Direct VA Loans

VA Loans and Restoring Entitlement

One of the most common myths about VA Loan benefits is that once used, they can never be used again. This is simply untrue. VA entitlement can be restored and used again and again. In fact, VA borrowers can use VA home loans as many times as they want, as long as they have entitlement. Entitlement is what determines military mortgage eligibility for veterans qualified to receive VA benefits.

In some cases, restoring VA loan entitlement from a previous loan is necessary in order to cover the new loan being sought. There are several different ways to restore entitlement.

VA Home Loan Assumption

Another way to restore entitlement is through replacement. If a veteran buys another veteran’s home and assumes the VA mortgage, the veteran buyer can substitute his or her entitlement for that of the veteran seller’s. In this case, the following must be met:

1. The veteran buyer must occupy the property and complete VA Form 26-8106
2. The veteran buyer must have enough entitlement to put in place of the seller’s
3. Both buyer and seller must prove eligibility

The result is a release of liability (ROL) and the veteran seller’s entitlement used for that VA Loan is restored and can be used again.

Entitlement Sometimes Cannot Be Restored

There are certain circumstances in which entitlement cannot be restored. If a VA Loan is assumed without substitution of entitlement, and the assumer defaults on the loan, VA would likely end up paying a claim to the lender. The entitlement used by the original borrower will not be restored until VA has been reimbursed for the loss. Also, if a borrower defaults on a VA loan and gives deed in lieu of foreclosure, the VA may likely still pay a partial claim to the lender, which is still considered a loss. The borrower’s entitlement may not be restored until the borrower repays the loss in full.

In short, eligibility or entitlement is restored when a VA mortgage is paid off or when an eligible qualified veteran assumes a VA Loan and substitutes his or her eligibility for the seller’s. In some cases, there may be enough entitlement to purchase a home even if the previous loan is not paid off. Again, it all has to do with entitlement.

Buy Home Valued up to $417,000 with Full VA Loan Entitlement

Full VA home loan entitlement includes “basic entitlement” of $36,000 that can be used alone for loans of up to $144,000, and bonus entitlement of up to $68,250 that kicks in for loans over $144,000. The maximum loan amount for which VA will provide its guaranty is $417,000 in most U.S. counties (higher where housing is more expensive). There are some instances where homes are purchased using only bonus entitlement with no money down as long as the loan is between $144,000 and $273,000.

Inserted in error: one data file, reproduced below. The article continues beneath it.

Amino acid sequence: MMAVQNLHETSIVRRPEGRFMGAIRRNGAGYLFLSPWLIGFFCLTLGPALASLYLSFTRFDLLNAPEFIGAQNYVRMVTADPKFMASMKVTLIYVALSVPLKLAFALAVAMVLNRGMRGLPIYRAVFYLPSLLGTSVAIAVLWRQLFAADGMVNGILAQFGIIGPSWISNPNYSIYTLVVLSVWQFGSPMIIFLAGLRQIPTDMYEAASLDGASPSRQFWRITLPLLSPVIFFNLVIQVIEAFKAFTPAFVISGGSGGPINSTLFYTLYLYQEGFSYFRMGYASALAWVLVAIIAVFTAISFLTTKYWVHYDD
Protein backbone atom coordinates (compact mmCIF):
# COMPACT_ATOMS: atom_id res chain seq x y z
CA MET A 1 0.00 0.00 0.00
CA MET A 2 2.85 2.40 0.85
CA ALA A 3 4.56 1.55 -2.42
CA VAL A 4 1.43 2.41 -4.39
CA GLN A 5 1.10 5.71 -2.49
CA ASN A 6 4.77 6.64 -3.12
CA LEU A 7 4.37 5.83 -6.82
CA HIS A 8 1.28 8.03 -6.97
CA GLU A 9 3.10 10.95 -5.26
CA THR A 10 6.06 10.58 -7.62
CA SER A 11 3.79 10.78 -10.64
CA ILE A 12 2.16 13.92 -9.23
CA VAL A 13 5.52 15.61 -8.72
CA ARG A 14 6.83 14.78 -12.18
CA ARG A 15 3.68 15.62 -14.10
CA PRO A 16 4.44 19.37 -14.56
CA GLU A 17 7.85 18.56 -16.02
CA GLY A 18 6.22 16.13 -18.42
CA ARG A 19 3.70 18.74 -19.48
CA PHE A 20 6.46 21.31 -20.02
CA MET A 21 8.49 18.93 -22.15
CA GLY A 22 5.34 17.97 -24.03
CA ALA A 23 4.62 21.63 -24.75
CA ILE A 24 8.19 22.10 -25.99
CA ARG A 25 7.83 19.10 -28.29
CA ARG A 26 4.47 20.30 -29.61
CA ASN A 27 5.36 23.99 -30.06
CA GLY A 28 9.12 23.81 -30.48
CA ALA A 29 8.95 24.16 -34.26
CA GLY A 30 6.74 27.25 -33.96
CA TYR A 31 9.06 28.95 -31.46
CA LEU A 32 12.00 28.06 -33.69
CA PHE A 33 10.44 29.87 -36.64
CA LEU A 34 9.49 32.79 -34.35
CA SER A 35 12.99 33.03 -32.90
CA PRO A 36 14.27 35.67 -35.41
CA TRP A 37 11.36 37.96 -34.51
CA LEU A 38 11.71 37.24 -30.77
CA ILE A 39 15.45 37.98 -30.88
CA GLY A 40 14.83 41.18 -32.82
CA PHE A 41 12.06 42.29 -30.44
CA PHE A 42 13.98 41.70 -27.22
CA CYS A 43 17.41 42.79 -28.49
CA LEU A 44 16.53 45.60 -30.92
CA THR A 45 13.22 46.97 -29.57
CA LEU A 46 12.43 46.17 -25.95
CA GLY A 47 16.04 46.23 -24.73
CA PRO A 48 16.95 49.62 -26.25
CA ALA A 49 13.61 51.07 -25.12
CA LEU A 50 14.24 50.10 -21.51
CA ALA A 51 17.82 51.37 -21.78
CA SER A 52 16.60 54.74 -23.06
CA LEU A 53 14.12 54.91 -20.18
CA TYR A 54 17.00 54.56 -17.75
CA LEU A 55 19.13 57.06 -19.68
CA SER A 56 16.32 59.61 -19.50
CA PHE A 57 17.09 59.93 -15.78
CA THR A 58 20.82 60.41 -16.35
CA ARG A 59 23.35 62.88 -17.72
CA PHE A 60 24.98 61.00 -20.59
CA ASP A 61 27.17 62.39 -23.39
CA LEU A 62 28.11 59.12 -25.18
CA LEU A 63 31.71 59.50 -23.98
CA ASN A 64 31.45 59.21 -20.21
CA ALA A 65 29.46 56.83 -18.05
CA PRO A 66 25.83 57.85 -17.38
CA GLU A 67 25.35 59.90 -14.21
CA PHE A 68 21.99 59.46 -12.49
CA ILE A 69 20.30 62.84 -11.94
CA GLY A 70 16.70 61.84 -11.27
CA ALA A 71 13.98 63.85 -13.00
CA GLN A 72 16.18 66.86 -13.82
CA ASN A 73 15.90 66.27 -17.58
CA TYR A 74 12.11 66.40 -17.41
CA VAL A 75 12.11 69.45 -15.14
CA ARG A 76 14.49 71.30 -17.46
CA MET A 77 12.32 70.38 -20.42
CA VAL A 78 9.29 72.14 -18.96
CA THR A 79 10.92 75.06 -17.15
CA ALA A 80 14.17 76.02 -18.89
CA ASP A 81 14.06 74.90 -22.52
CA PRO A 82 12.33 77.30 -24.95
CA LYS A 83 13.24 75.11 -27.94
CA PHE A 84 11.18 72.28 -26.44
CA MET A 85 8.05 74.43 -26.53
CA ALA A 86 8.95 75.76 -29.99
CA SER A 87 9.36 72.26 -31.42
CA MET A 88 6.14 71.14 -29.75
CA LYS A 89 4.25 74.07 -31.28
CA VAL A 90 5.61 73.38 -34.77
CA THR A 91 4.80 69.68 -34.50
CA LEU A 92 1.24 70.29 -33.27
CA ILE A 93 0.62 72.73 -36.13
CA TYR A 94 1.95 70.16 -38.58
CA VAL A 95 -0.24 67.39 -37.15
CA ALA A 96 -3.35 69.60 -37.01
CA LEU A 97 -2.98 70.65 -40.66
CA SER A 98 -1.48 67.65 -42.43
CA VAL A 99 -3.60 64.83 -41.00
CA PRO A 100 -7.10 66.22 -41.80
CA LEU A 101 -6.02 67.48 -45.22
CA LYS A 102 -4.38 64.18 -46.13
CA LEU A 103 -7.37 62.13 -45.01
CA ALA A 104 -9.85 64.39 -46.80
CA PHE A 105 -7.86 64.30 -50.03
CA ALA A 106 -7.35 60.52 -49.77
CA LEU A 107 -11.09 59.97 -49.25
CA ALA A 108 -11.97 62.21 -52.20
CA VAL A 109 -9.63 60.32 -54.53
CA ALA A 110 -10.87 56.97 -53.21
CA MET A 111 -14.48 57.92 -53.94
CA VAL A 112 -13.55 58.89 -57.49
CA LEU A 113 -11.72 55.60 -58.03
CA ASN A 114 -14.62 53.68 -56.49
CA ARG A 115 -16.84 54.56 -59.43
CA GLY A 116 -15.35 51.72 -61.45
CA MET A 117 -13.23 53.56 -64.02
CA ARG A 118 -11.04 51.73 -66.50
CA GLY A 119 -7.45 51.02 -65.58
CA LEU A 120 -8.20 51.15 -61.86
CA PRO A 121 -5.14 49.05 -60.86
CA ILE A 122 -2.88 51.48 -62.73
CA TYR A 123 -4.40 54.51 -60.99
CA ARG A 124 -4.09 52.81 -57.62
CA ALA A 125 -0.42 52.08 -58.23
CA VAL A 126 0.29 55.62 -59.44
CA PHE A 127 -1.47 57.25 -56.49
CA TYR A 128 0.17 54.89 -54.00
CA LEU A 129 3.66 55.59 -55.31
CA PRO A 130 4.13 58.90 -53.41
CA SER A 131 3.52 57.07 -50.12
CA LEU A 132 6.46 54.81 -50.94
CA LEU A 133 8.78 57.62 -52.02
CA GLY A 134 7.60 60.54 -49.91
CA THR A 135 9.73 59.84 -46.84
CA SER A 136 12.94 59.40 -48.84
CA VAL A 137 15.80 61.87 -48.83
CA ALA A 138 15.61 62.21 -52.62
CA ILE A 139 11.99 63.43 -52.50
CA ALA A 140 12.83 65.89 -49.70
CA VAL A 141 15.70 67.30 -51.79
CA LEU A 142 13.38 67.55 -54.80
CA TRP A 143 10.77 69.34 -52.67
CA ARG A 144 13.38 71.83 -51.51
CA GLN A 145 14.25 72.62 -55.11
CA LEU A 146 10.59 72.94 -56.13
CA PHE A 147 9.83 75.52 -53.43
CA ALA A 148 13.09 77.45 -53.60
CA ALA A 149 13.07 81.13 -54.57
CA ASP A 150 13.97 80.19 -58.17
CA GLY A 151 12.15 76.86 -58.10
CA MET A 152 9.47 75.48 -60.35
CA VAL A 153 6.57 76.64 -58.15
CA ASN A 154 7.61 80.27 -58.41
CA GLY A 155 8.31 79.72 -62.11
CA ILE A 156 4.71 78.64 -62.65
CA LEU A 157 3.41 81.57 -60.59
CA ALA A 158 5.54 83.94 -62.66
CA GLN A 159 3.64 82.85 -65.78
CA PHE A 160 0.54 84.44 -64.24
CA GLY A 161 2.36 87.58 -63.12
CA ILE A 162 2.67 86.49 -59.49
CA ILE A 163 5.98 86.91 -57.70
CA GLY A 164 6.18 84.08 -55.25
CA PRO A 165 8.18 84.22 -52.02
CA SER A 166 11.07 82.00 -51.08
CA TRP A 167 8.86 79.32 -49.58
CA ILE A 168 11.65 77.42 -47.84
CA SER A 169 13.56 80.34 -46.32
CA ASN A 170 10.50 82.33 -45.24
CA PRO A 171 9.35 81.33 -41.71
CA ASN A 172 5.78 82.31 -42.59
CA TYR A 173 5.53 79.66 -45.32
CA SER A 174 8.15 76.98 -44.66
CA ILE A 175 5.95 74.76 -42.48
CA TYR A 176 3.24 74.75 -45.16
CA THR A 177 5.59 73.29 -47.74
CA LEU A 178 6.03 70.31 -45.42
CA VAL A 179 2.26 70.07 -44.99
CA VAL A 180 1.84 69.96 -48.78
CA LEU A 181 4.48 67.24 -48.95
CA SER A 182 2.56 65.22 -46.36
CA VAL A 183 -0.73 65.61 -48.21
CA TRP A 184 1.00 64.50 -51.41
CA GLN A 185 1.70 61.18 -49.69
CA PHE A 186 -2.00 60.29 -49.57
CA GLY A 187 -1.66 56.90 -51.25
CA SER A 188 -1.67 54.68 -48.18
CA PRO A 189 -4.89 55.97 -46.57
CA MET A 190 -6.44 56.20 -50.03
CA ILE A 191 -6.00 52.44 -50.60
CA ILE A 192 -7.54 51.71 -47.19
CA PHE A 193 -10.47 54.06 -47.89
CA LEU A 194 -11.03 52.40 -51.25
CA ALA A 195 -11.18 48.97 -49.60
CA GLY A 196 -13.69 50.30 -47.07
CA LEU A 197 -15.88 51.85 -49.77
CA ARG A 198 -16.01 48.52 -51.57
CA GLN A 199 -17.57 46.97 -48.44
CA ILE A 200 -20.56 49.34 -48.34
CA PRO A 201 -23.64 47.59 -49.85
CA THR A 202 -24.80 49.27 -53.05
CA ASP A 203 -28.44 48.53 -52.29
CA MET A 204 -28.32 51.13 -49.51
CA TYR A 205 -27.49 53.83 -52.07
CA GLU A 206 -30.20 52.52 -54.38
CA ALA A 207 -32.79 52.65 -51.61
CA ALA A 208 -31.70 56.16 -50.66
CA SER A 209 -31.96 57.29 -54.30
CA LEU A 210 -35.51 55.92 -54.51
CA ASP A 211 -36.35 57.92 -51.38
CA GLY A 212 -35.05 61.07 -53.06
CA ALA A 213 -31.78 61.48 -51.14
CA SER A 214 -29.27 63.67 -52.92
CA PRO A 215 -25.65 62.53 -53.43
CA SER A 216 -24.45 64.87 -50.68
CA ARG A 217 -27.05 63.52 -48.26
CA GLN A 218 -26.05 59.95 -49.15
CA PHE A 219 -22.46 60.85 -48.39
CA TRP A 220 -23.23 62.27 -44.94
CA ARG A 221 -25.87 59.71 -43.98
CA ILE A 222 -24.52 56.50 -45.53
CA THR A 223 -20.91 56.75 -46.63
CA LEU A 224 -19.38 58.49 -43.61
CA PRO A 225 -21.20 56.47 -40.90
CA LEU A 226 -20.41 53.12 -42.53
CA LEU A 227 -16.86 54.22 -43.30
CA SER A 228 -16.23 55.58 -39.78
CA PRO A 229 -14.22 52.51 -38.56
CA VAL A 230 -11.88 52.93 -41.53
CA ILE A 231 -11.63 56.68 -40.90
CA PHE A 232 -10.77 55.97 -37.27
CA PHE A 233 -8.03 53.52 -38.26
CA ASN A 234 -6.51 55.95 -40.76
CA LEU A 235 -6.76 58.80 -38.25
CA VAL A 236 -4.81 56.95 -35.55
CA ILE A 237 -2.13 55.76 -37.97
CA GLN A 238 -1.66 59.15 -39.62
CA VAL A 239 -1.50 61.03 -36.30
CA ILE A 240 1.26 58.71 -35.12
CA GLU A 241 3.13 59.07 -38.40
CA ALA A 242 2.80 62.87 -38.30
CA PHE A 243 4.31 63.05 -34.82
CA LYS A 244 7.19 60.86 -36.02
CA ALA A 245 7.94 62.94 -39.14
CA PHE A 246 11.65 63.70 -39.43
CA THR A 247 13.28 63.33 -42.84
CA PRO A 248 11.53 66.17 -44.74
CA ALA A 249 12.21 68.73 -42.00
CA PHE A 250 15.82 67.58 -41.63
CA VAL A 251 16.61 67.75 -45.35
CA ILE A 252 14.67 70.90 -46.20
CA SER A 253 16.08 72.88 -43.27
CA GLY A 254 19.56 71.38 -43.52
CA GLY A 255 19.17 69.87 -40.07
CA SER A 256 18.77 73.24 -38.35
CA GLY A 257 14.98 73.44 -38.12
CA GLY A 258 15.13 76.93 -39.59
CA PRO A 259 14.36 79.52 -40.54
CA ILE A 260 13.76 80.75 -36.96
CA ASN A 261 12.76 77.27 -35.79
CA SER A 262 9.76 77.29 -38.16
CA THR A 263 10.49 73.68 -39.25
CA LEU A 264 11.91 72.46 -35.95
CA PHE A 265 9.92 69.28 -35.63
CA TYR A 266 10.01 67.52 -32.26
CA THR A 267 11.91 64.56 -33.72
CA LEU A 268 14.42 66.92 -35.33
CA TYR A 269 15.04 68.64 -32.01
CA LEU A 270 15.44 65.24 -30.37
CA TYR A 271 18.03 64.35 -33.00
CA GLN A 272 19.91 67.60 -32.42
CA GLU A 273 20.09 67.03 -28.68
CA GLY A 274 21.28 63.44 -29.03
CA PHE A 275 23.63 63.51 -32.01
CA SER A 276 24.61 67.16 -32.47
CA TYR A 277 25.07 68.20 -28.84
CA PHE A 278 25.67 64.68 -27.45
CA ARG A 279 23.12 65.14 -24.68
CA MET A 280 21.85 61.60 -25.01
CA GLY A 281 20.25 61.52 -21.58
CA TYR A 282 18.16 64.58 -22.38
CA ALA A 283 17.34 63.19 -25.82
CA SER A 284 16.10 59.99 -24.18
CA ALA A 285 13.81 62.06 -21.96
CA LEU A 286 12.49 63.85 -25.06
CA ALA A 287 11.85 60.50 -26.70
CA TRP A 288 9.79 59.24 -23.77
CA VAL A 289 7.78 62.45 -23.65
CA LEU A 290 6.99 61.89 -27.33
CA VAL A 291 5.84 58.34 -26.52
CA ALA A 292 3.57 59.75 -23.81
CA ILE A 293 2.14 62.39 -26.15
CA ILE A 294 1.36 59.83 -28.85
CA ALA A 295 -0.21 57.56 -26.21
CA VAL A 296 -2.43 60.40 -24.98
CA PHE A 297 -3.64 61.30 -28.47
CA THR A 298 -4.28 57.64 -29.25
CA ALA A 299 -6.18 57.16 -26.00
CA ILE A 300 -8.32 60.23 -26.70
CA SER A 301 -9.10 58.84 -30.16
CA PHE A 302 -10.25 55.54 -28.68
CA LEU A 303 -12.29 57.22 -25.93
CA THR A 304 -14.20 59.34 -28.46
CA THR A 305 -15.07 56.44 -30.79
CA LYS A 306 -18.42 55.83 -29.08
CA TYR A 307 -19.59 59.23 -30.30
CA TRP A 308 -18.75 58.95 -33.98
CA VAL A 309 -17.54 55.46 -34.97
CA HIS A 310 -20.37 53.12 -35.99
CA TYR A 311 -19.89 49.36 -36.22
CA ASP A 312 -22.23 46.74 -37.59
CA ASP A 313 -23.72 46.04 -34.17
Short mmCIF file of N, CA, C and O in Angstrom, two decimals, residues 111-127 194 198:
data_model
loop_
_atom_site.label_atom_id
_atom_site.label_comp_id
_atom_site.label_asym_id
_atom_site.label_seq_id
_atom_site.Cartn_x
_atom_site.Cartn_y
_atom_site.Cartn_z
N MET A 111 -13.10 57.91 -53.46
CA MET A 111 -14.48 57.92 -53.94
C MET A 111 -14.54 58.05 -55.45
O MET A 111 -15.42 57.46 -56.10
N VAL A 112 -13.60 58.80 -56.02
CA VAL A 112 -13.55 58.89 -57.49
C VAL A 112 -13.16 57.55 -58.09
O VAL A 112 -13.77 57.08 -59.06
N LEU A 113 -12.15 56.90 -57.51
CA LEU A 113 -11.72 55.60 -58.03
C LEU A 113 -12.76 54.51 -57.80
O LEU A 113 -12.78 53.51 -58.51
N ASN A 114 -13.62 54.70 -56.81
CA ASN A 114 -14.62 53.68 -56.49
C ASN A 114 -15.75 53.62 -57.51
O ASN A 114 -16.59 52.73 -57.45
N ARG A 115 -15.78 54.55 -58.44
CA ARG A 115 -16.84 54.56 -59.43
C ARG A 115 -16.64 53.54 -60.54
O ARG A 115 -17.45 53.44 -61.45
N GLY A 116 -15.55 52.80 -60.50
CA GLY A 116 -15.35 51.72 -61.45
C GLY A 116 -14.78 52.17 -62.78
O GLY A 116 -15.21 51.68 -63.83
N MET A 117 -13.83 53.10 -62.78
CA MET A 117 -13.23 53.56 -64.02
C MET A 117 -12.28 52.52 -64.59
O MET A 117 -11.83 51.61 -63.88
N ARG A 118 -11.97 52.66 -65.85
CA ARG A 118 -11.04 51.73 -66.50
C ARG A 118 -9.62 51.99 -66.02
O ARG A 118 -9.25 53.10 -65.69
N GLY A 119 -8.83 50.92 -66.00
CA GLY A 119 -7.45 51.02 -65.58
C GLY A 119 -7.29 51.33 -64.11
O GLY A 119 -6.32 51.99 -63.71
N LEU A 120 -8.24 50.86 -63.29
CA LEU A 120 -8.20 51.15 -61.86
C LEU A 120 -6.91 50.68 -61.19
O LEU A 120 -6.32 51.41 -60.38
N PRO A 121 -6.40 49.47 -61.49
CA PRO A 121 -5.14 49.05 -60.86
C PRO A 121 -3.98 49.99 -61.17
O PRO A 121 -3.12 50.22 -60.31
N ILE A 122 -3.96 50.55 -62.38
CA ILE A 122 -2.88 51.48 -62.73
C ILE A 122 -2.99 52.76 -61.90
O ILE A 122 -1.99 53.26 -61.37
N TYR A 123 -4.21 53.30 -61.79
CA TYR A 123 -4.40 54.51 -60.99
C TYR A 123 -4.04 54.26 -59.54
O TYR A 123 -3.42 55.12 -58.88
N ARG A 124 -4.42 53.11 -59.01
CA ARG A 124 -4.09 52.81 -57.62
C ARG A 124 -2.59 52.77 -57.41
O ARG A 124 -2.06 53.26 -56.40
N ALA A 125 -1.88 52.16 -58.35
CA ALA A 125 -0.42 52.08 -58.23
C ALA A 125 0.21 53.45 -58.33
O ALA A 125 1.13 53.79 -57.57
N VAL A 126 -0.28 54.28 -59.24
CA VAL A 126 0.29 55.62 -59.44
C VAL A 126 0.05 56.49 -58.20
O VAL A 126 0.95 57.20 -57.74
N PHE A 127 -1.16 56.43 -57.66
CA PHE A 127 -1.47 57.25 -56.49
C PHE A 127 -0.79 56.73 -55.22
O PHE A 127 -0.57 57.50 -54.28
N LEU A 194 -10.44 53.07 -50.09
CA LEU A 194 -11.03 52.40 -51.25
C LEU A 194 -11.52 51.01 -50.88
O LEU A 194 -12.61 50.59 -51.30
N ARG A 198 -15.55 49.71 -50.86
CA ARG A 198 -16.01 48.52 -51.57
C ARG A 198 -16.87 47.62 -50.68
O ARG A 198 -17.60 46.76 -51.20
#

If only bonus entitlement is being used, it means that a veteran has already used all of his or her basic entitlement, and it has not been restored. Bonus entitlement is available for use as long as it is sufficient for the loan amount being sought. The borrower would likely be urged by the lender to consider whether any down payment is necessary with the subsequent VA loan, based on remaining entitlement, and if so, whether any other loans may make sense for the new purchase or refinance being sought. Typically, insufficient entitlement would be less than 25% down worth of entitlement.

For veterans with insufficient entitlement, there is an FHA loan program for U.S. citizens that requires lower than typical down payment. It can be the right program for vets who have entitlement tied up in a previous VA Loan or don’t meet VA’s qualifying ratios.

Subsequent Loans and Restoration of Entitlement

Whether entitlement has been restored or not, veterans seeking subsequent VA Loans may be subject to an increased funding fee up to 3.3% depending on their military status.

The short of it is, in order to fully restore entitlement, a previous or current VA Loan will have to be paid in full. Veterans should understand that restoration of entitlement is not automatic. Once a VA Loan has been paid in full through any of the various means described, the veteran must complete VA Form 26-1880 to notify the Department that his or her intention is to have entitlement restored. As long as he or she provides proof of payment in full, and in some cases disposal of property, restoration of entitlement is typically granted.

Entitlement can vary per veteran. Talking to a VA Loan specialist can help answer any questions regarding restoration of entitlement.


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